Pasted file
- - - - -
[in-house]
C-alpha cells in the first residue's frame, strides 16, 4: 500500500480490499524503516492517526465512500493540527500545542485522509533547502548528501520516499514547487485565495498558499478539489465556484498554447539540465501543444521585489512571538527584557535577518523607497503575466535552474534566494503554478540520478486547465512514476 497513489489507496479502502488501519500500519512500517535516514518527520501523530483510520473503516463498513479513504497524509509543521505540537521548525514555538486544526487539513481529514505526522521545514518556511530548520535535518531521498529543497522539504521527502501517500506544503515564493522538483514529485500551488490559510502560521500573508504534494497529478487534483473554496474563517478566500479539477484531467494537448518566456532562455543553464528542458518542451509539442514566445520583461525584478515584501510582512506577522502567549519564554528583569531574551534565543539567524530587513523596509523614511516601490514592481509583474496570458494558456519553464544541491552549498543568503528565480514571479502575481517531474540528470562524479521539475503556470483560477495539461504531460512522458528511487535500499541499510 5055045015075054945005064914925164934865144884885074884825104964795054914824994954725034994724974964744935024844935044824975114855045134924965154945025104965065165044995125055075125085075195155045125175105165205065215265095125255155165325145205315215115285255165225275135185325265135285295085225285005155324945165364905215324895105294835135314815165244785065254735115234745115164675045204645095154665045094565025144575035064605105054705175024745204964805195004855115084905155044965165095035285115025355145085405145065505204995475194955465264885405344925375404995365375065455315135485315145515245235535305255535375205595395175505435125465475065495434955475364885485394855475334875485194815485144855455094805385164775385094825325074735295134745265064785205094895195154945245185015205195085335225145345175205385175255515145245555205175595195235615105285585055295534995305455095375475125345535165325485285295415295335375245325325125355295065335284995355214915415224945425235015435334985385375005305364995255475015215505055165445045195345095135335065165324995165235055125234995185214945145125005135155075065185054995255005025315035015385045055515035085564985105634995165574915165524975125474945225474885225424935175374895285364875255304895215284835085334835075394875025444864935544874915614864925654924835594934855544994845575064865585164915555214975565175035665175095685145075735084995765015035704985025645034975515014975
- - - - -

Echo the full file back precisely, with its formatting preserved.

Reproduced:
[in-house]
C-alpha cells in the first residue's frame, strides 16, 4: 500500500480490499524503516492517526465512500493540527500545542485522509533547502548528501520516499514547487485565495498558499478539489465556484498554447539540465501543444521585489512571538527584557535577518523607497503575466535552474534566494503554478540520478486547465512514476 497513489489507496479502502488501519500500519512500517535516514518527520501523530483510520473503516463498513479513504497524509509543521505540537521548525514555538486544526487539513481529514505526522521545514518556511530548520535535518531521498529543497522539504521527502501517500506544503515564493522538483514529485500551488490559510502560521500573508504534494497529478487534483473554496474563517478566500479539477484531467494537448518566456532562455543553464528542458518542451509539442514566445520583461525584478515584501510582512506577522502567549519564554528583569531574551534565543539567524530587513523596509523614511516601490514592481509583474496570458494558456519553464544541491552549498543568503528565480514571479502575481517531474540528470562524479521539475503556470483560477495539461504531460512522458528511487535500499541499510 5055045015075054945005064914925164934865144884885074884825104964795054914824994954725034994724974964744935024844935044824975114855045134924965154945025104965065165044995125055075125085075195155045125175105165205065215265095125255155165325145205315215115285255165225275135185325265135285295085225285005155324945165364905215324895105294835135314815165244785065254735115234745115164675045204645095154665045094565025144575035064605105054705175024745204964805195004855115084905155044965165095035285115025355145085405145065505204995475194955465264885405344925375404995365375065455315135485315145515245235535305255535375205595395175505435125465475065495434955475364885485394855475334875485194815485144855455094805385164775385094825325074735295134745265064785205094895195154945245185015205195085335225145345175205385175255515145245555205175595195235615105285585055295534995305455095375475125345535165325485285295415295335375245325325125355295065335284995355214915415224945425235015435334985385375005305364995255475015215505055165445045195345095135335065165324995165235055125234995185214945145125005135155075065185054995255005025315035015385045055515035085564985105634995165574915165524975125474945225474885225424935175374895285364875255304895215284835085334835075394875025444864935544874915614864925654924835594934855544994845575064865585164915555214975565175035665175095685145075735084995765015035704985025645034975515014975